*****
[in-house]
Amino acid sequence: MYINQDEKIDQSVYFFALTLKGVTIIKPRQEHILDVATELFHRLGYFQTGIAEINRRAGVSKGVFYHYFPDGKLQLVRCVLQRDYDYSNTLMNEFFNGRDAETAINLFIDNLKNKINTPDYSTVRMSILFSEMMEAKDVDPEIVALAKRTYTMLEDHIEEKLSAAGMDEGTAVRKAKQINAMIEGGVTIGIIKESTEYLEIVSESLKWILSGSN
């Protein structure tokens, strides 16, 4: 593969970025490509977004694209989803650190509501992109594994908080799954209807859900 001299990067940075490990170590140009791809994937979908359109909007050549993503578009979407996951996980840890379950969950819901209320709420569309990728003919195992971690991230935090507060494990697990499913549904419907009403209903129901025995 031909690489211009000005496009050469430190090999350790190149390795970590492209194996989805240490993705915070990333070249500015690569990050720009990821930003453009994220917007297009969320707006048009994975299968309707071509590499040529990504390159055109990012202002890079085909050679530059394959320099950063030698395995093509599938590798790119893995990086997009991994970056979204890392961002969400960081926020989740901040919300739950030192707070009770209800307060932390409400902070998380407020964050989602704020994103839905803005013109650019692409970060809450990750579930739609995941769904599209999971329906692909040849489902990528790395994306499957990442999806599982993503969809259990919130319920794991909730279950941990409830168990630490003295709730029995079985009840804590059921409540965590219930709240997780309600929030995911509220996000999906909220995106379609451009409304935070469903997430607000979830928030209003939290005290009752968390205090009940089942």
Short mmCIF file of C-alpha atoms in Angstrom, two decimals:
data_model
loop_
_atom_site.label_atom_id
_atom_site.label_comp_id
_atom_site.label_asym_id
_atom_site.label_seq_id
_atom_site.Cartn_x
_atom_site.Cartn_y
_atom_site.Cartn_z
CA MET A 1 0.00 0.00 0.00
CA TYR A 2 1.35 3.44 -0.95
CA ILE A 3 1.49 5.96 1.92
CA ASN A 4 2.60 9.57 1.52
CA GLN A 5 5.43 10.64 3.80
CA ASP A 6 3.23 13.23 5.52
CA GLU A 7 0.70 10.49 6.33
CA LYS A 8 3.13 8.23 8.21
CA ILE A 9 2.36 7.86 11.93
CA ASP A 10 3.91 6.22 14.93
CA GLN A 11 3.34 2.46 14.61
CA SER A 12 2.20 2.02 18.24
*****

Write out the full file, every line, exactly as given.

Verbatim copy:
[in-house]
Amino acid sequence: MYINQDEKIDQSVYFFALTLKGVTIIKPRQEHILDVATELFHRLGYFQTGIAEINRRAGVSKGVFYHYFPDGKLQLVRCVLQRDYDYSNTLMNEFFNGRDAETAINLFIDNLKNKINTPDYSTVRMSILFSEMMEAKDVDPEIVALAKRTYTMLEDHIEEKLSAAGMDEGTAVRKAKQINAMIEGGVTIGIIKESTEYLEIVSESLKWILSGSN
């Protein structure tokens, strides 16, 4: 593969970025490509977004694209989803650190509501992109594994908080799954209807859900 001299990067940075490990170590140009791809994937979908359109909007050549993503578009979407996951996980840890379950969950819901209320709420569309990728003919195992971690991230935090507060494990697990499913549904419907009403209903129901025995 031909690489211009000005496009050469430190090999350790190149390795970590492209194996989805240490993705915070990333070249500015690569990050720009990821930003453009994220917007297009969320707006048009994975299968309707071509590499040529990504390159055109990012202002890079085909050679530059394959320099950063030698395995093509599938590798790119893995990086997009991994970056979204890392961002969400960081926020989740901040919300739950030192707070009770209800307060932390409400902070998380407020964050989602704020994103839905803005013109650019692409970060809450990750579930739609995941769904599209999971329906692909040849489902990528790395994306499957990442999806599982993503969809259990919130319920794991909730279950941990409830168990630490003295709730029995079985009840804590059921409540965590219930709240997780309600929030995911509220996000999906909220995106379609451009409304935070469903997430607000979830928030209003939290005290009752968390205090009940089942």
Short mmCIF file of C-alpha atoms in Angstrom, two decimals:
data_model
loop_
_atom_site.label_atom_id
_atom_site.label_comp_id
_atom_site.label_asym_id
_atom_site.label_seq_id
_atom_site.Cartn_x
_atom_site.Cartn_y
_atom_site.Cartn_z
CA MET A 1 0.00 0.00 0.00
CA TYR A 2 1.35 3.44 -0.95
CA ILE A 3 1.49 5.96 1.92
CA ASN A 4 2.60 9.57 1.52
CA GLN A 5 5.43 10.64 3.80
CA ASP A 6 3.23 13.23 5.52
CA GLU A 7 0.70 10.49 6.33
CA LYS A 8 3.13 8.23 8.21
CA ILE A 9 2.36 7.86 11.93
CA ASP A 10 3.91 6.22 14.93
CA GLN A 11 3.34 2.46 14.61
CA SER A 12 2.20 2.02 18.24